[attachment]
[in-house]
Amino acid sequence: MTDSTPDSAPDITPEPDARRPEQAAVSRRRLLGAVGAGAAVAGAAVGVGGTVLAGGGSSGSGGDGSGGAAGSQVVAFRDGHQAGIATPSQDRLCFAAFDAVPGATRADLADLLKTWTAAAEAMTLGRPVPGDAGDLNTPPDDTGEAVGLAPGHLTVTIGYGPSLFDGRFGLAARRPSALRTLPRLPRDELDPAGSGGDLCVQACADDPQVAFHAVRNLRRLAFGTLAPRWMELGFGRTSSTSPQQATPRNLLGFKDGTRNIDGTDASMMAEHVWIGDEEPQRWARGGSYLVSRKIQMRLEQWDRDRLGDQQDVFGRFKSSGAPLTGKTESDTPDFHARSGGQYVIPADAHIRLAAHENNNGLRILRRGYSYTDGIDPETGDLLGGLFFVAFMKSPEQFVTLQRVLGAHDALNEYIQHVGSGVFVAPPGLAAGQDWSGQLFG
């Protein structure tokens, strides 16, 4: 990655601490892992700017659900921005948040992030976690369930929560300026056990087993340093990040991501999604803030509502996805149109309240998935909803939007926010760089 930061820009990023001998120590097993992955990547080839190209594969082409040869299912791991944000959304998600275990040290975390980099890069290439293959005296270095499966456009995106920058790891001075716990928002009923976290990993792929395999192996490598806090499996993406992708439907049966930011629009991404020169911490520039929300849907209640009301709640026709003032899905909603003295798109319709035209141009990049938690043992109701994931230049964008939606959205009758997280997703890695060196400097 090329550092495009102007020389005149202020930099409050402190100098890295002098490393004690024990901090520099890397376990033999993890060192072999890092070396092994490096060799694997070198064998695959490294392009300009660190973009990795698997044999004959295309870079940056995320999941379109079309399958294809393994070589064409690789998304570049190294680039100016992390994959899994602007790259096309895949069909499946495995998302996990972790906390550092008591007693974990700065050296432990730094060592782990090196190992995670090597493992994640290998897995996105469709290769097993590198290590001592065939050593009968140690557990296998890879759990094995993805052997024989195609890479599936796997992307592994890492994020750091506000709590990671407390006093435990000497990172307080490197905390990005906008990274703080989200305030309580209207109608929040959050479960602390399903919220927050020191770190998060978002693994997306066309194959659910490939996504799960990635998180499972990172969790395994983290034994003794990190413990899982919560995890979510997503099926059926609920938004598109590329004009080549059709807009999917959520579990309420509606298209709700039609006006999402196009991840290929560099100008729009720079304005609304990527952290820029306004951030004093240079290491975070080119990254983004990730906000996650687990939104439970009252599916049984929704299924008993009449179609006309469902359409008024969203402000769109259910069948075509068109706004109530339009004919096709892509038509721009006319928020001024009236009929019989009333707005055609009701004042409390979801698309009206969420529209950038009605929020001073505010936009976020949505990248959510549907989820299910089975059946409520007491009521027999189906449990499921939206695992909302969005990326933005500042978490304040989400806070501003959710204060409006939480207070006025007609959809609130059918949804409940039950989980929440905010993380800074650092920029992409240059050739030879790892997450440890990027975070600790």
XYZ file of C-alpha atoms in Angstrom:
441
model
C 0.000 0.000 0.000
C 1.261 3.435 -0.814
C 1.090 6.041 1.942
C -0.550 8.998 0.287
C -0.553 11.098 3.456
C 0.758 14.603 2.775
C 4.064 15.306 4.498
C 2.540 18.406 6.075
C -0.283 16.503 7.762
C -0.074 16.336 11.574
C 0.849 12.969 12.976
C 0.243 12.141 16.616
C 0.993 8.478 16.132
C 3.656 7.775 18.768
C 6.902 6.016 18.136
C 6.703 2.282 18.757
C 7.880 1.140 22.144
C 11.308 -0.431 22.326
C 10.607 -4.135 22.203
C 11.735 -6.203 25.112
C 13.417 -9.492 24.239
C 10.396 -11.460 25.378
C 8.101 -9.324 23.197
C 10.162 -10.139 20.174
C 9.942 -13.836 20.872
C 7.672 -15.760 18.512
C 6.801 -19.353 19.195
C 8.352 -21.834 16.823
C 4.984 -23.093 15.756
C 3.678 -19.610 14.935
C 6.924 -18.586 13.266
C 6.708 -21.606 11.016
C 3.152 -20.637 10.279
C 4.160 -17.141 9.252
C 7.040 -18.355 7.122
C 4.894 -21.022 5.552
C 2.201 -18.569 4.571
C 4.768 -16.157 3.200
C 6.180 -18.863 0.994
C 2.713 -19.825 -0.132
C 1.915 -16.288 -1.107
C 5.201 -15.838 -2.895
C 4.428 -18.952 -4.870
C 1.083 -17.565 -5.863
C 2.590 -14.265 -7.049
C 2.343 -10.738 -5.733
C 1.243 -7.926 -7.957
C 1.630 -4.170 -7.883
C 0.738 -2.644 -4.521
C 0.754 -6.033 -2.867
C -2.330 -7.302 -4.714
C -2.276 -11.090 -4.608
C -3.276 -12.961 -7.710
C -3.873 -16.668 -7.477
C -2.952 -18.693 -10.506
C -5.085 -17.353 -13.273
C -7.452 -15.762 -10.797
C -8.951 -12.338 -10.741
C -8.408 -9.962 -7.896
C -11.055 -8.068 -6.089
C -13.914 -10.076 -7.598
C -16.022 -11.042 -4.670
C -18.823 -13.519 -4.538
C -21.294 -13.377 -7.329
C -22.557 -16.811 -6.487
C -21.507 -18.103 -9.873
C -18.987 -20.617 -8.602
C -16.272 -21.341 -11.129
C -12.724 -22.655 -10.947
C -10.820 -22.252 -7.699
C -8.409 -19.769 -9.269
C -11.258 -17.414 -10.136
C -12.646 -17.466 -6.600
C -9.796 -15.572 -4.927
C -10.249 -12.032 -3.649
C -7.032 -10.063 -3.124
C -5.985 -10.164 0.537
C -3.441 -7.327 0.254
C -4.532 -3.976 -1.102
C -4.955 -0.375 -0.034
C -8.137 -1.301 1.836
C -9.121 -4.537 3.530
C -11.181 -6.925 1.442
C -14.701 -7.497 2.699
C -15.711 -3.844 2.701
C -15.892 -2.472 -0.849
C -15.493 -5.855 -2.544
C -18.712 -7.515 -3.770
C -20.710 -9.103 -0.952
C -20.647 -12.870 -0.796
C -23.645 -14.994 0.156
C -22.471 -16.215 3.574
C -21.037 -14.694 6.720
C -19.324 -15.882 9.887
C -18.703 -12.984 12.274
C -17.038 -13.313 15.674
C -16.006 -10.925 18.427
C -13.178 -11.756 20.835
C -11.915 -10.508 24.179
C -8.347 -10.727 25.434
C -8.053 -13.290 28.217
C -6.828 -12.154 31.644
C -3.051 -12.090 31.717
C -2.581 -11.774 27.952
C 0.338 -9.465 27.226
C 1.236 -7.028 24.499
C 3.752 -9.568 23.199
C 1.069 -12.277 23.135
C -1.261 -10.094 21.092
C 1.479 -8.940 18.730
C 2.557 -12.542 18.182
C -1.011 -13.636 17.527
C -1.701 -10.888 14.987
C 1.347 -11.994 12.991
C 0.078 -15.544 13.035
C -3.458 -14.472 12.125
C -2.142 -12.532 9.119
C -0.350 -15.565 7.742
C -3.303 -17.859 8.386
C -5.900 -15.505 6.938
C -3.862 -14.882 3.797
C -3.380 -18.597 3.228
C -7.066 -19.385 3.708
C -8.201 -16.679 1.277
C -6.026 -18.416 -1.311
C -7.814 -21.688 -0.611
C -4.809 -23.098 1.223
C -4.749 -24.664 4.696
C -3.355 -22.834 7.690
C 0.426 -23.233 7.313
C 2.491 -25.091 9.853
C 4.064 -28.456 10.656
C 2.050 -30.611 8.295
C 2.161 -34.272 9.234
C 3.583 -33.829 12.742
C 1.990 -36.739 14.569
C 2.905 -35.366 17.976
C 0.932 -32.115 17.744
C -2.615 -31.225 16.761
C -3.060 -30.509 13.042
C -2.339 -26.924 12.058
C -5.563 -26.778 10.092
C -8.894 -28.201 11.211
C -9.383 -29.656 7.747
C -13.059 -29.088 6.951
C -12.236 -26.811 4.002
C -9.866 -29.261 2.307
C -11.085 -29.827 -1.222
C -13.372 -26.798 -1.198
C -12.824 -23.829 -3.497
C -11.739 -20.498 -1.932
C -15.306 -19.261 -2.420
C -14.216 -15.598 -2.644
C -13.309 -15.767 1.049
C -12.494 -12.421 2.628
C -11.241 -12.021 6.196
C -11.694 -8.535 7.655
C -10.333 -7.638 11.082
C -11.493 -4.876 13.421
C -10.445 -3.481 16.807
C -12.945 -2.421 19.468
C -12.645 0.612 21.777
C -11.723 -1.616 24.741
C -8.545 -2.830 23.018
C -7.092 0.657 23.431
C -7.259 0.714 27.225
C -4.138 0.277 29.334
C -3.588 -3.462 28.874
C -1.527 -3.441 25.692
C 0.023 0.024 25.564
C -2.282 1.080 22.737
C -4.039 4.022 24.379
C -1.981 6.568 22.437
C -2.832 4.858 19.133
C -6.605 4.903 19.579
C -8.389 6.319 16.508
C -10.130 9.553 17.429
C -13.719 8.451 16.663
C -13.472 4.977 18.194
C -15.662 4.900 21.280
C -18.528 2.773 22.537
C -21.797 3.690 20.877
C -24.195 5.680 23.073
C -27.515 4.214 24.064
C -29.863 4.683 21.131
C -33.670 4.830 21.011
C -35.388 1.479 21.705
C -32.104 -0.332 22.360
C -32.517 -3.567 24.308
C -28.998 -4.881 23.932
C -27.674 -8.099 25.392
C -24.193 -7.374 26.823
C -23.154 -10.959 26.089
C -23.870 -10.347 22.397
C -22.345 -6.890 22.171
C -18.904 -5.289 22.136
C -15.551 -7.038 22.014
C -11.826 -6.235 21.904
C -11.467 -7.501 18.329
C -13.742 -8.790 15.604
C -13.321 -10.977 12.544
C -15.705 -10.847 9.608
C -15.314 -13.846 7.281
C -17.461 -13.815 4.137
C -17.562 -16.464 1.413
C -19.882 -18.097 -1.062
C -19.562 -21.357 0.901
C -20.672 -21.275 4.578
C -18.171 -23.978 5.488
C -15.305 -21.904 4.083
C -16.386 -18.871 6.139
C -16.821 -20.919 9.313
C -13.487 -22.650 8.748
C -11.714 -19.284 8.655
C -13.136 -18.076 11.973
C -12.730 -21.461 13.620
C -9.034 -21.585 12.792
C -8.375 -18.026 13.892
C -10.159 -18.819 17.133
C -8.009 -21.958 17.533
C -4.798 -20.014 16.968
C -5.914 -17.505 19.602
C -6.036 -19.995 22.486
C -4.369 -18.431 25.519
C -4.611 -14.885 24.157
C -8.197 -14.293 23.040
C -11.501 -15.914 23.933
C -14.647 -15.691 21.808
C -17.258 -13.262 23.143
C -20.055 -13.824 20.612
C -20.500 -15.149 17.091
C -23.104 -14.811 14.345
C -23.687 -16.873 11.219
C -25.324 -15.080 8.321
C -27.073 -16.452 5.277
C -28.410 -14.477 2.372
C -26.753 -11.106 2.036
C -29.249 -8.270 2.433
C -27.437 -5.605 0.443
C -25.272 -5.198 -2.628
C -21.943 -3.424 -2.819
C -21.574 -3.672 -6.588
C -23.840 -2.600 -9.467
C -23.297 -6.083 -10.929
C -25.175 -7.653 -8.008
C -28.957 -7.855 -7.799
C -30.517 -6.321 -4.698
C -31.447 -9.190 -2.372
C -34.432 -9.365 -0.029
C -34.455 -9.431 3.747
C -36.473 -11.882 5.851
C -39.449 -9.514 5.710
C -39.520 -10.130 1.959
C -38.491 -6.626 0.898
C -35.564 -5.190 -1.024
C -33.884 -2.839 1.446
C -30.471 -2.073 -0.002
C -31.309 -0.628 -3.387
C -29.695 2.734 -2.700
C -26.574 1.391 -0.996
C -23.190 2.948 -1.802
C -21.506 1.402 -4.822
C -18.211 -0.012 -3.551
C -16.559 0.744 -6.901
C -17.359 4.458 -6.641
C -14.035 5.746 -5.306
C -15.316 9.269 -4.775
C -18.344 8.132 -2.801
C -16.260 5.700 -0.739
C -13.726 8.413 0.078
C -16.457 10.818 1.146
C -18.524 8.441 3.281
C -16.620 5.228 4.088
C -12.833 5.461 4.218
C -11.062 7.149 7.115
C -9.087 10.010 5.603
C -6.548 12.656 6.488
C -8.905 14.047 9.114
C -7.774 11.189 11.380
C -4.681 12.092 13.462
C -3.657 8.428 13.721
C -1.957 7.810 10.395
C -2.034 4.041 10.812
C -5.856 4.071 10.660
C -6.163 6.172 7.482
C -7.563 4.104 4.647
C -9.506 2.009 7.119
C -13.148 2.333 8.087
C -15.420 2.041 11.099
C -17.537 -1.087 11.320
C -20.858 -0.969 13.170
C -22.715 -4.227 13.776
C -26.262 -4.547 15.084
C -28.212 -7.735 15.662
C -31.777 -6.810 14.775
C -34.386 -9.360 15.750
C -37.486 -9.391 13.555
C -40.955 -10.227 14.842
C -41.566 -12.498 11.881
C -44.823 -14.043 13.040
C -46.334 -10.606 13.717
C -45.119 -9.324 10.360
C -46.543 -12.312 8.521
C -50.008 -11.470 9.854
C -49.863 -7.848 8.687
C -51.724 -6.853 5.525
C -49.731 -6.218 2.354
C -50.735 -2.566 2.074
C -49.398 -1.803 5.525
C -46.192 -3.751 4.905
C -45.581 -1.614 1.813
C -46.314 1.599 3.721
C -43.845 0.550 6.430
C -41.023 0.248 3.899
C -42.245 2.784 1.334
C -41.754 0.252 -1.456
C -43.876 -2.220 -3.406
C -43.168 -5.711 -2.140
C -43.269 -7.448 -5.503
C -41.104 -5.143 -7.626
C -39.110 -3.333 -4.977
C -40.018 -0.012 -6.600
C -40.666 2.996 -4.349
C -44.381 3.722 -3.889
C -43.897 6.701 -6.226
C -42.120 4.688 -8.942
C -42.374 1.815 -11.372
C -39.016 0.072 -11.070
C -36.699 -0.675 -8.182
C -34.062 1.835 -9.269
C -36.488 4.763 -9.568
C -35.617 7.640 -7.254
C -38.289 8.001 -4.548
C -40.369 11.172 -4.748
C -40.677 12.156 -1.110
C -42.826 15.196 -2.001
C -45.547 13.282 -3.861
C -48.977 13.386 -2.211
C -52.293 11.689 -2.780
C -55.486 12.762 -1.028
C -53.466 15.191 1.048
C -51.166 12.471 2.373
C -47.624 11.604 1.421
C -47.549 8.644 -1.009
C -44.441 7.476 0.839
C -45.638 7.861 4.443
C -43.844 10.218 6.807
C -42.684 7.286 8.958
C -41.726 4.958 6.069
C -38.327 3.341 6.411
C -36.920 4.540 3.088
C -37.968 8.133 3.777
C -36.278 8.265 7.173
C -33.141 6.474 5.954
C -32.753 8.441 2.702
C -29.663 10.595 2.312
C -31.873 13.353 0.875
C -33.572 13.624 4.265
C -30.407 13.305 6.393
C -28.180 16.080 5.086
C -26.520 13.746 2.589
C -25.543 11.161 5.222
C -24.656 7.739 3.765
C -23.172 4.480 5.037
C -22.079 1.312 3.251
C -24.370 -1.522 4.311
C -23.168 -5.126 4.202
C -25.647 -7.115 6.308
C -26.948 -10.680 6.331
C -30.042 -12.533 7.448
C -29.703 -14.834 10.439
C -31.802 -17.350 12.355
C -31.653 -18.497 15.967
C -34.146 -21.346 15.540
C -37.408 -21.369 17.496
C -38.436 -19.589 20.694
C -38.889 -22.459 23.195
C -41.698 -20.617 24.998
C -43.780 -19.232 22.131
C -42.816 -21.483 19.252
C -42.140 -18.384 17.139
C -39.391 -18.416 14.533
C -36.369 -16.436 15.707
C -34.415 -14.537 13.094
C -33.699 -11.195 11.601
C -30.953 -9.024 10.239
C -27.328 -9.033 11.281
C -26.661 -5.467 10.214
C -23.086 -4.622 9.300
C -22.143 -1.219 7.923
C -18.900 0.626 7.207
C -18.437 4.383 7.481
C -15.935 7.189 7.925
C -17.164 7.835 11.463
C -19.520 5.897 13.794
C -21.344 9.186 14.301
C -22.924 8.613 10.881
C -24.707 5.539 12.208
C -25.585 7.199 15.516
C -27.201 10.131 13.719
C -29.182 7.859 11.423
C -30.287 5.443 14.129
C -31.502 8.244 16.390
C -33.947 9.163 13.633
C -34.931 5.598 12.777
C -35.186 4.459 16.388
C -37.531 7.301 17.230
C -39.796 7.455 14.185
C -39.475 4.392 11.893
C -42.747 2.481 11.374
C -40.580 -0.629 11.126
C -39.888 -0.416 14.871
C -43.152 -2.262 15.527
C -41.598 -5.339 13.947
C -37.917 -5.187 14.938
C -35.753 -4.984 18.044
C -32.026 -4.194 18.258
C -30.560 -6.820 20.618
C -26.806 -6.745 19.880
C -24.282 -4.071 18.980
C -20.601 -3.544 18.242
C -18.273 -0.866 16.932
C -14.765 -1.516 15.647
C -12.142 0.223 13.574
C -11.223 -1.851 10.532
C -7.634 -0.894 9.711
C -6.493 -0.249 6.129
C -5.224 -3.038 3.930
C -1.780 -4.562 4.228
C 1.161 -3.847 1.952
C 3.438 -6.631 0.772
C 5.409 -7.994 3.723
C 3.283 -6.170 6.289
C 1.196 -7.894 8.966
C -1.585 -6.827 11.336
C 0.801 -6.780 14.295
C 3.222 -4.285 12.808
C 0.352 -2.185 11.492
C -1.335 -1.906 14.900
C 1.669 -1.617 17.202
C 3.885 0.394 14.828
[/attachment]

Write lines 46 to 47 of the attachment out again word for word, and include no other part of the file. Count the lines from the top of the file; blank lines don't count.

C 2.713 -19.825 -0.132
C 1.915 -16.288 -1.107